Last Updated on April 17, 2017 by Dave Farquhar
I’ve been playing around with the perspective correction feature in Gimp 2.0, and while it’s invaluable, I’ve noticed that it really has a tendency to blur up a picture.
You can reduce this some by not editing JPEGs–it’s always best to convert JPEGs into PNG or TIFF format before editing anyway–but it only reduces the problem. And Gimp’s sharpen tool leaves a lot to be desired.
Enter SharpControl.There’s something of a tutorial available online. To be honest, I really don’t know what most of the things he’s saying mean. What I do know is that I can just load an image into it, take the defaults, and get a better-looking image than with any other program I’ve ever used. And if I fumble around a bit, sometimes I can get lucky and improve it even more.
Hey, I was trained as a writer. I had to stay after class one day to get what little Photoshop training I did get.
The program only speaks TIFF or JPEG, so you’ll have to convert to TIFFs if you decide to load into the program from files. The alternative is to paste the contents of the clipboard into the program, manipulate the image, then copy it back to the clipboard and paste into your imaging program.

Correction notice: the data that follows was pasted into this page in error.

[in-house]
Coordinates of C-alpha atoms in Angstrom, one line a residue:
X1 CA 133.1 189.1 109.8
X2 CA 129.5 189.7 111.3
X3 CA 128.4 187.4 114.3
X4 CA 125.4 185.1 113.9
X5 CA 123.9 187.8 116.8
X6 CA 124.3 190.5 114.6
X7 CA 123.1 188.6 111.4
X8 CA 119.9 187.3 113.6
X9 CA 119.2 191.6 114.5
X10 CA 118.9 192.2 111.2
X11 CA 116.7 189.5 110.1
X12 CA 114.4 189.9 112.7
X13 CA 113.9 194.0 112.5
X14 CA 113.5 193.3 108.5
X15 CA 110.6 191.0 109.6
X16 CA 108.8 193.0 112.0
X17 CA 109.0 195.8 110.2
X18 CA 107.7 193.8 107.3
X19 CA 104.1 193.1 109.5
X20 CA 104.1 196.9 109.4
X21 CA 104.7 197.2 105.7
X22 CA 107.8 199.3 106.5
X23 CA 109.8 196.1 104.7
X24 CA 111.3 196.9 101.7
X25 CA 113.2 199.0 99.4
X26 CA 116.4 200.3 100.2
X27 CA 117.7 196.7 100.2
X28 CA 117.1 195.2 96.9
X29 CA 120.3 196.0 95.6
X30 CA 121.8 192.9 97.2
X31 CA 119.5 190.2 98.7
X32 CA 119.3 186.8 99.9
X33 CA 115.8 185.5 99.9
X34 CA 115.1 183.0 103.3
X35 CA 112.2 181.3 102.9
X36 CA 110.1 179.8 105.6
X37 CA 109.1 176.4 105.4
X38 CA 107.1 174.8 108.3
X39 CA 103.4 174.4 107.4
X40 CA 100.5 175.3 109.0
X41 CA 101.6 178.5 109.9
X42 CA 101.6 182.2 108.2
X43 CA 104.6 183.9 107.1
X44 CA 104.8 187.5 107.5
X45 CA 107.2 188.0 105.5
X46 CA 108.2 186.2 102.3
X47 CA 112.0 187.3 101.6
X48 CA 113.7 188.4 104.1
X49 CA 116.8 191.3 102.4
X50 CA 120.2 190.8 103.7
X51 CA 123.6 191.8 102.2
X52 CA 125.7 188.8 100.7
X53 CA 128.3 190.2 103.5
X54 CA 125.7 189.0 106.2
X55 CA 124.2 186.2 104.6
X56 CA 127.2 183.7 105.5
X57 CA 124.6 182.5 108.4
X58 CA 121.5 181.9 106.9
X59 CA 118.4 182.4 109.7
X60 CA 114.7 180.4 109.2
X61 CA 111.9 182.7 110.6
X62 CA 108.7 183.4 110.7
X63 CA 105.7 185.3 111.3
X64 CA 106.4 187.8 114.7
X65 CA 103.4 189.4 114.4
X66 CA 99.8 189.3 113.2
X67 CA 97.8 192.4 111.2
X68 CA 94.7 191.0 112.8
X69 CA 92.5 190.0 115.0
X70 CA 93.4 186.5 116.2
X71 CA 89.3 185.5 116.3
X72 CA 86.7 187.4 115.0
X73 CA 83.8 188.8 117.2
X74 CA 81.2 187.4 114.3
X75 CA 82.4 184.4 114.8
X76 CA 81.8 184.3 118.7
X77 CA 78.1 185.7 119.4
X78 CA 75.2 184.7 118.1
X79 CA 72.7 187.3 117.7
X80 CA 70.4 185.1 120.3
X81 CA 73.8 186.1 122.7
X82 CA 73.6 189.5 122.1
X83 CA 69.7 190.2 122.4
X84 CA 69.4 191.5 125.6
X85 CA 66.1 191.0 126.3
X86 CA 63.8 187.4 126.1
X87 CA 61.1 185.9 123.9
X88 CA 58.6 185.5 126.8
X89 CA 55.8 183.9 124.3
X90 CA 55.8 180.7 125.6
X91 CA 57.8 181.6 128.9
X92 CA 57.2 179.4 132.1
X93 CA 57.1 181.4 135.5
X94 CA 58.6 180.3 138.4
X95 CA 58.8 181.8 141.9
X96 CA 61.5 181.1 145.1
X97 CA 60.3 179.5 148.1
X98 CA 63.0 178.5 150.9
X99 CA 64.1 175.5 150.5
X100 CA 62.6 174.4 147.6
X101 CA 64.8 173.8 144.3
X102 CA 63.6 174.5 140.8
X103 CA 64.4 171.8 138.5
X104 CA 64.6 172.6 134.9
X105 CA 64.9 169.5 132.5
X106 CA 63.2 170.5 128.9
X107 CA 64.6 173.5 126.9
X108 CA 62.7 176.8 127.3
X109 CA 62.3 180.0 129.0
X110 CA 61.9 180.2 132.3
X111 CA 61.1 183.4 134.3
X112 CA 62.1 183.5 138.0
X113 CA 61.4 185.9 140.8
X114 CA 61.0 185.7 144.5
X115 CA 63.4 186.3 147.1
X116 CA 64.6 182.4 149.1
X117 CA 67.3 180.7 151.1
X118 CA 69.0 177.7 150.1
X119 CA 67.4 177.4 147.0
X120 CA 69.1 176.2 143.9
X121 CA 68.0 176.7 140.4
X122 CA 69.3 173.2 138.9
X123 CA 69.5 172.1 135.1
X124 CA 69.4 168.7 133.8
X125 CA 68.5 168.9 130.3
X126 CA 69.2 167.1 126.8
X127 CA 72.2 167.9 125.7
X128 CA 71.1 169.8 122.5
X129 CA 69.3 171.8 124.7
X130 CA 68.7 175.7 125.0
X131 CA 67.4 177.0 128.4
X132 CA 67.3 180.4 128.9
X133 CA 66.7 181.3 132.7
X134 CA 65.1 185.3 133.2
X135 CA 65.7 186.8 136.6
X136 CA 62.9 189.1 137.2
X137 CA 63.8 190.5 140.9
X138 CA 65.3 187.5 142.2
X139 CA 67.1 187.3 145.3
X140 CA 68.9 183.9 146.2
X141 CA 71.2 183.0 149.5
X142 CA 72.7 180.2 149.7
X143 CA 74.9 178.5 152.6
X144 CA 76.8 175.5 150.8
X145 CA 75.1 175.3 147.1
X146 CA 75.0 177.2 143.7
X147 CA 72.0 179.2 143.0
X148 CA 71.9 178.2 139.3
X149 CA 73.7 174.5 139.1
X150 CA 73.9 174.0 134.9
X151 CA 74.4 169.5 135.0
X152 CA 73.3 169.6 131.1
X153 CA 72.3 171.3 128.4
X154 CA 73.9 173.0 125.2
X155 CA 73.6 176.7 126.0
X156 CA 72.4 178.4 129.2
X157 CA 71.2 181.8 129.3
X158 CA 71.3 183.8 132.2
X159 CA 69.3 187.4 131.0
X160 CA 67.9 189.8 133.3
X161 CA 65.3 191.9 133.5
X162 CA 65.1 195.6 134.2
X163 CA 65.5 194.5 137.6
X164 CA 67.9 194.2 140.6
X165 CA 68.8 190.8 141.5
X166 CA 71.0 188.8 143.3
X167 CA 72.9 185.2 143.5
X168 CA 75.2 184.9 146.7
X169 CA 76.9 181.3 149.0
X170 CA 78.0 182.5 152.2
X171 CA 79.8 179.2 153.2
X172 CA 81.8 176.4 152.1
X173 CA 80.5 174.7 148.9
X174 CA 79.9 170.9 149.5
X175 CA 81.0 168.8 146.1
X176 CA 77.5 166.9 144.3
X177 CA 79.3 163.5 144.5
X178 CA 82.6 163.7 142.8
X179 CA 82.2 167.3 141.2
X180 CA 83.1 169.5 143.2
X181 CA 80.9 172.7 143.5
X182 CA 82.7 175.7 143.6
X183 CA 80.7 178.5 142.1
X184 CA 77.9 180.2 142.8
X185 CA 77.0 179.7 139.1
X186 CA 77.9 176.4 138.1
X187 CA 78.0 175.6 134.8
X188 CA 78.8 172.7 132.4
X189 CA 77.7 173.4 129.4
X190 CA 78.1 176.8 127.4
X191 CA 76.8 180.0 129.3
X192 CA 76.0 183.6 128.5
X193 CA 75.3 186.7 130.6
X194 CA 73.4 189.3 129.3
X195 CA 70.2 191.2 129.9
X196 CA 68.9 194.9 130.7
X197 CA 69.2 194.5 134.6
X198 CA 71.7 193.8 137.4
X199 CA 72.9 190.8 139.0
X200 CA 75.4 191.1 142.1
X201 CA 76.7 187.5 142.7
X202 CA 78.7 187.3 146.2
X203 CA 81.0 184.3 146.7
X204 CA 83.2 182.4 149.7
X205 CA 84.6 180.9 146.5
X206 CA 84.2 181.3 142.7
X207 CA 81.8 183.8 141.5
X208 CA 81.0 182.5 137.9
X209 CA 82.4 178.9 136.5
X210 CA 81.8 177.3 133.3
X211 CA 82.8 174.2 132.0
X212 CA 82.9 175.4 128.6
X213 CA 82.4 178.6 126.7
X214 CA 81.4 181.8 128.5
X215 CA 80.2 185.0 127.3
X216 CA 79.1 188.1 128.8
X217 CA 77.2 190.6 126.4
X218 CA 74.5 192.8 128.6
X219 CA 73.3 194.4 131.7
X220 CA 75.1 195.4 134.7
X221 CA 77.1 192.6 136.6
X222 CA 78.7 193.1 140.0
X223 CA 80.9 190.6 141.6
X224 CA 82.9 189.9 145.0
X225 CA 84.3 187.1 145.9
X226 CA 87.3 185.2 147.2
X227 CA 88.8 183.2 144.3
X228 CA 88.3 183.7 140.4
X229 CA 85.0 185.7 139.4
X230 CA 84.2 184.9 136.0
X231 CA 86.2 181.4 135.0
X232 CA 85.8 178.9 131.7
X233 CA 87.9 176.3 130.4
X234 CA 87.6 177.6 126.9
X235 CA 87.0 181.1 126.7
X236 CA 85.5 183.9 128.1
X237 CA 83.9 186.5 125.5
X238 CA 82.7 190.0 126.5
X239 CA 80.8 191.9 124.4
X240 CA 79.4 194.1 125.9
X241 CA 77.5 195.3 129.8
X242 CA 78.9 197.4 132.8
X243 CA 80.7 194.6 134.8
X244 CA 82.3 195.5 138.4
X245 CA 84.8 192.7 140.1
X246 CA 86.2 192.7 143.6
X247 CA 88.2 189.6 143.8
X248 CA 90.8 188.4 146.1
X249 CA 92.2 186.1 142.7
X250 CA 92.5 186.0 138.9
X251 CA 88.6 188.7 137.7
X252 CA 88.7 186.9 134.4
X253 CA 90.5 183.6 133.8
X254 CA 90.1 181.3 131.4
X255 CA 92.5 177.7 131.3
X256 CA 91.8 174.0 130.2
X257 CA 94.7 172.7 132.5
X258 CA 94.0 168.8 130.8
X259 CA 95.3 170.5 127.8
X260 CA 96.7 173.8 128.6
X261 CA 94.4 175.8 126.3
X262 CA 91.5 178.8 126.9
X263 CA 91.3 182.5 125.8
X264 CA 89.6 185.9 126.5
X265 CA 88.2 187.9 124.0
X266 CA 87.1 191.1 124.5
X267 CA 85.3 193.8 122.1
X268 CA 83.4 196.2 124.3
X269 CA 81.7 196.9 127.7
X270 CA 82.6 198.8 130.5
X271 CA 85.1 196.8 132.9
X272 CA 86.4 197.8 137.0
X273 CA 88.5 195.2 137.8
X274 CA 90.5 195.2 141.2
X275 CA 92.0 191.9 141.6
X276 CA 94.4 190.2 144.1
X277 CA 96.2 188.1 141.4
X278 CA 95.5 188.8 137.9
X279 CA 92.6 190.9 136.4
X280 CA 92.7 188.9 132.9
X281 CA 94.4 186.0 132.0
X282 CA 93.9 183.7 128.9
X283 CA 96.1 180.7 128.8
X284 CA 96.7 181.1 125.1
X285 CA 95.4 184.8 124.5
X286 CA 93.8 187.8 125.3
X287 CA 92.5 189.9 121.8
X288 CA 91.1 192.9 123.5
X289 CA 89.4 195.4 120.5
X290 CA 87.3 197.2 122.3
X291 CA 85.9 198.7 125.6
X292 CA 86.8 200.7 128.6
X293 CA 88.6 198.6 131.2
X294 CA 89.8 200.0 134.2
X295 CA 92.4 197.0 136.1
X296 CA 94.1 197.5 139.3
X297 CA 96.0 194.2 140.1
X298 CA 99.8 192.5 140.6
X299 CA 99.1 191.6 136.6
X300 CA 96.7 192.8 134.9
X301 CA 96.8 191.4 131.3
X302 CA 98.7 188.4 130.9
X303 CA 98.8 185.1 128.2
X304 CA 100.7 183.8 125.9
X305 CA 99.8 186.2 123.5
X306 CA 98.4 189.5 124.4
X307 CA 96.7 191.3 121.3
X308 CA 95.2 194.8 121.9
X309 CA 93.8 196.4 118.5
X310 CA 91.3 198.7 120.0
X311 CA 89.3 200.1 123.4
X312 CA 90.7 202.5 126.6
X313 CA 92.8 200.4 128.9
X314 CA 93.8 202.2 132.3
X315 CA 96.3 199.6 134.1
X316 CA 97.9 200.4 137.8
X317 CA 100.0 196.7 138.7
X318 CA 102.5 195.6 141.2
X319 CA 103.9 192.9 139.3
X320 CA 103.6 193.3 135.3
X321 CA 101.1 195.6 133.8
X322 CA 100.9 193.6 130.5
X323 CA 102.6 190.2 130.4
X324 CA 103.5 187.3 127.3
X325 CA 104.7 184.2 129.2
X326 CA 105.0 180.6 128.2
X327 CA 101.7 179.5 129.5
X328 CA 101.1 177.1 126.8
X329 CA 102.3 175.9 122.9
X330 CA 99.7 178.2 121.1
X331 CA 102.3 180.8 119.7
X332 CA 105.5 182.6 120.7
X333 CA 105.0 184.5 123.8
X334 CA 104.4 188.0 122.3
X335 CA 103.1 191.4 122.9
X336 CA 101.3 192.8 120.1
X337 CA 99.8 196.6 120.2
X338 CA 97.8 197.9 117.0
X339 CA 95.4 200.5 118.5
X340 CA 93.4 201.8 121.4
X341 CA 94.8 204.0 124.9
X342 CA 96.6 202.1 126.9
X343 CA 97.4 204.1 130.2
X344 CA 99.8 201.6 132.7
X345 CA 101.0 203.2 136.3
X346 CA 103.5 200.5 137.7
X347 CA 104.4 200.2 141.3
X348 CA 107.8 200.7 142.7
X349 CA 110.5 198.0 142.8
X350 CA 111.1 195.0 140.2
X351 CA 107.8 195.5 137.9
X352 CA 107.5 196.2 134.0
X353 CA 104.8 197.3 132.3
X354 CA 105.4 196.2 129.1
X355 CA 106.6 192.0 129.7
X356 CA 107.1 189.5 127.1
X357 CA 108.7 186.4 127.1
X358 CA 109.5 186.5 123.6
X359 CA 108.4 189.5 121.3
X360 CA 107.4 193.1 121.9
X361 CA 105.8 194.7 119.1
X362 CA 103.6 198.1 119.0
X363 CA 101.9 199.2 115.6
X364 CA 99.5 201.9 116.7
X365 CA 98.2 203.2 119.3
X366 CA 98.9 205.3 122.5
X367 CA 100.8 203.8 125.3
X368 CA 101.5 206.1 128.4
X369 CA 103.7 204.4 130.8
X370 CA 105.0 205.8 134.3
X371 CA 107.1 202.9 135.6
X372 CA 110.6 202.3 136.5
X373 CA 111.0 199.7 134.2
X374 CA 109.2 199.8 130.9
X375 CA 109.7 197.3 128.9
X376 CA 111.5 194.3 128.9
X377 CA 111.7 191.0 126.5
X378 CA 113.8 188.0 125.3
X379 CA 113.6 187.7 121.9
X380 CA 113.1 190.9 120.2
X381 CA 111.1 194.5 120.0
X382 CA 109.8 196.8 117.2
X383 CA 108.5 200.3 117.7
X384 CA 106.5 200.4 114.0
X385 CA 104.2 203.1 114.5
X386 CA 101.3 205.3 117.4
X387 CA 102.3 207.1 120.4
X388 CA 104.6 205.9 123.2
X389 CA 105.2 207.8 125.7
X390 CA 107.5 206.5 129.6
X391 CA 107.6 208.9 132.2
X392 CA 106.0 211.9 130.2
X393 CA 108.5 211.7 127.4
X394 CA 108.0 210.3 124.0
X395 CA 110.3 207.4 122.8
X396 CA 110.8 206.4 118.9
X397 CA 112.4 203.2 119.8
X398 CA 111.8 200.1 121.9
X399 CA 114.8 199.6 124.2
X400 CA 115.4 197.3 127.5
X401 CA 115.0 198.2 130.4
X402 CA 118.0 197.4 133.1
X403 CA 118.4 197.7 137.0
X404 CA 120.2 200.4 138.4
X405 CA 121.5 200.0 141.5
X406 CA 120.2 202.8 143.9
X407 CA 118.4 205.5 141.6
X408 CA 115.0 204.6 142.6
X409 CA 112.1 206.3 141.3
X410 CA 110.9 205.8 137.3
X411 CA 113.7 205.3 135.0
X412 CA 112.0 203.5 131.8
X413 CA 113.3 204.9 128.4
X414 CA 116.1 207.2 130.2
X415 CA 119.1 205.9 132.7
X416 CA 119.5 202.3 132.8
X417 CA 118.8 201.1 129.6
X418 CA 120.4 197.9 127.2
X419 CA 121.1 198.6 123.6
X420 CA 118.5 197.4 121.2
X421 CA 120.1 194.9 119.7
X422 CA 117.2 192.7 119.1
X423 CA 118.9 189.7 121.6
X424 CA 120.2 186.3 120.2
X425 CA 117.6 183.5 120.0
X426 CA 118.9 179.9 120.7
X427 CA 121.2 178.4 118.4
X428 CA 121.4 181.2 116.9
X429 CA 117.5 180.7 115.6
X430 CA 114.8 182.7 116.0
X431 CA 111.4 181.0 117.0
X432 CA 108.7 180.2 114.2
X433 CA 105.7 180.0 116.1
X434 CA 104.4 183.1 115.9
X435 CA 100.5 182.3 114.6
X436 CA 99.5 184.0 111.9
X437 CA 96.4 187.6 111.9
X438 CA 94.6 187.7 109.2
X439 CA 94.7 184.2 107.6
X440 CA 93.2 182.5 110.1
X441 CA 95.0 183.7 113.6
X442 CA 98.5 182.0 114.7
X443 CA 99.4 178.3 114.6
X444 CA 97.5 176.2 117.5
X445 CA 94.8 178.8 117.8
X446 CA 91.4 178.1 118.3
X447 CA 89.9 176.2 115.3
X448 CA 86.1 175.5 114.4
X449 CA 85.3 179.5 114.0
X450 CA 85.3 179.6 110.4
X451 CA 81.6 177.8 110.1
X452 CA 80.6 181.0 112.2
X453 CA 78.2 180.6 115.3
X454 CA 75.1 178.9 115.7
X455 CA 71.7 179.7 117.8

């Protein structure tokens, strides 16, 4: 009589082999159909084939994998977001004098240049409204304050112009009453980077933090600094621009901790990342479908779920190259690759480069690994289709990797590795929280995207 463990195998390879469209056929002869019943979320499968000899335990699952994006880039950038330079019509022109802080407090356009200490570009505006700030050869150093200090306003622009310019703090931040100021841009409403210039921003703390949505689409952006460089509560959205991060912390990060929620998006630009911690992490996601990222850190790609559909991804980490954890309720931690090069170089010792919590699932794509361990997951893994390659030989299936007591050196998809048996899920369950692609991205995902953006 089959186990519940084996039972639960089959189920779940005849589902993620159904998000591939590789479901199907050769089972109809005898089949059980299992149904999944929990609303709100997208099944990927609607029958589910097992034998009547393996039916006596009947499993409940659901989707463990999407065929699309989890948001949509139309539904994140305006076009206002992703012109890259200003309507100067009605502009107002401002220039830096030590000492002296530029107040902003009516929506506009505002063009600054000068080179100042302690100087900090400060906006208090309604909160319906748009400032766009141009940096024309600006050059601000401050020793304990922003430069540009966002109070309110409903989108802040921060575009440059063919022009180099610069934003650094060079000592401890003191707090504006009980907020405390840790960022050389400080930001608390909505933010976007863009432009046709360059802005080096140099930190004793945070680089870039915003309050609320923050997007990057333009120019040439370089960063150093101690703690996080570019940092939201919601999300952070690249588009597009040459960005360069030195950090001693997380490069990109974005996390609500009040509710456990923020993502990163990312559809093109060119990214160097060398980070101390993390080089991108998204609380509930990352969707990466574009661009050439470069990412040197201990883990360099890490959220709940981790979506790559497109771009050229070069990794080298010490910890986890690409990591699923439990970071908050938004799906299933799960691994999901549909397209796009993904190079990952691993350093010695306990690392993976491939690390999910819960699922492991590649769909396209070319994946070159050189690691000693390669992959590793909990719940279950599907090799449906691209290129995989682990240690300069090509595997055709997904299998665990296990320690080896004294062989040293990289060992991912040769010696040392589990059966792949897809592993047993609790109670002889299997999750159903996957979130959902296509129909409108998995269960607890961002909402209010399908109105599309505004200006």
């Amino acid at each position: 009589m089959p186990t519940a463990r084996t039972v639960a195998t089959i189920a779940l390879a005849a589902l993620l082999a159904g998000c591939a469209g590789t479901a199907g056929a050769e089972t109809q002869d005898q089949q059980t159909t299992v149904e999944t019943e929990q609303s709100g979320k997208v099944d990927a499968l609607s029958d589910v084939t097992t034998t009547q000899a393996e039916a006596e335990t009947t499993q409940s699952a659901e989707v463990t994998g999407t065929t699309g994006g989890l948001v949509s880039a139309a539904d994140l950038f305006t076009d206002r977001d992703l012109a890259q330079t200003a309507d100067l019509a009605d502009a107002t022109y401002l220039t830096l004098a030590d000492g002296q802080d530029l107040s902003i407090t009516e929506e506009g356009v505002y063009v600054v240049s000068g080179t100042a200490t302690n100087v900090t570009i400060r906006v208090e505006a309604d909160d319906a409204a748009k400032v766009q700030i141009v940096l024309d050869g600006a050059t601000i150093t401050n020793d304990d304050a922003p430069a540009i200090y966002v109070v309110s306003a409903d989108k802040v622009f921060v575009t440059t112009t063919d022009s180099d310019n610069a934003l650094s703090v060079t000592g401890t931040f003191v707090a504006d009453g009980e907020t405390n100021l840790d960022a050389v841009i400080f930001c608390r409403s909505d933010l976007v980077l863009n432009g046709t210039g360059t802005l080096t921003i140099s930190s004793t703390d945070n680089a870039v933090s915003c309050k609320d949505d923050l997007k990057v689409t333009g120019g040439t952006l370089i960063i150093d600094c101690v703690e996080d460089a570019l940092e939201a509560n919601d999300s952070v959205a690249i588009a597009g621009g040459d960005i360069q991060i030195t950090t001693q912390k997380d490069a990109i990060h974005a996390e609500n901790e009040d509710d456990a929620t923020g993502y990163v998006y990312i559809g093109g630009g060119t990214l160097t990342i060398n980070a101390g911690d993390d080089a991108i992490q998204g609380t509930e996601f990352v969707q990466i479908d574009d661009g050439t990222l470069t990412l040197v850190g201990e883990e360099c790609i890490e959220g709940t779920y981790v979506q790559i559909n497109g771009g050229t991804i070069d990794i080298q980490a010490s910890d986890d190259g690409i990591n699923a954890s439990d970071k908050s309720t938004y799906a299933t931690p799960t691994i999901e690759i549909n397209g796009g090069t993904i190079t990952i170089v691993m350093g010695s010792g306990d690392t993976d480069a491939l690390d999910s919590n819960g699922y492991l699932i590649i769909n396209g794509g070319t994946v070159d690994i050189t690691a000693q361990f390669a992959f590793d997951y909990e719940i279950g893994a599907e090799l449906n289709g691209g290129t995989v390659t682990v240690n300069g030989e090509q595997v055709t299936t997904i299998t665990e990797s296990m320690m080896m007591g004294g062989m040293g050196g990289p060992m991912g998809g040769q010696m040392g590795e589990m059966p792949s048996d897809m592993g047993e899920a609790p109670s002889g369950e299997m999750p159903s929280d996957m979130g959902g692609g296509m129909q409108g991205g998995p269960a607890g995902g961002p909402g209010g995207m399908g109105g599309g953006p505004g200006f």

It’s a free download, so if you’re playing with fuzzy images, go download it now.
David Farquhar is a computer security professional, entrepreneur, and author. He started his career as a part-time computer technician in 1994, worked his way up to system administrator by 1997, and has specialized in vulnerability management since 2013. He invests in real estate on the side and his hobbies include O gauge trains, baseball cards, and retro computers and video games. A University of Missouri graduate, he holds CISSP and Security+ certifications. He lives in St. Louis with his family.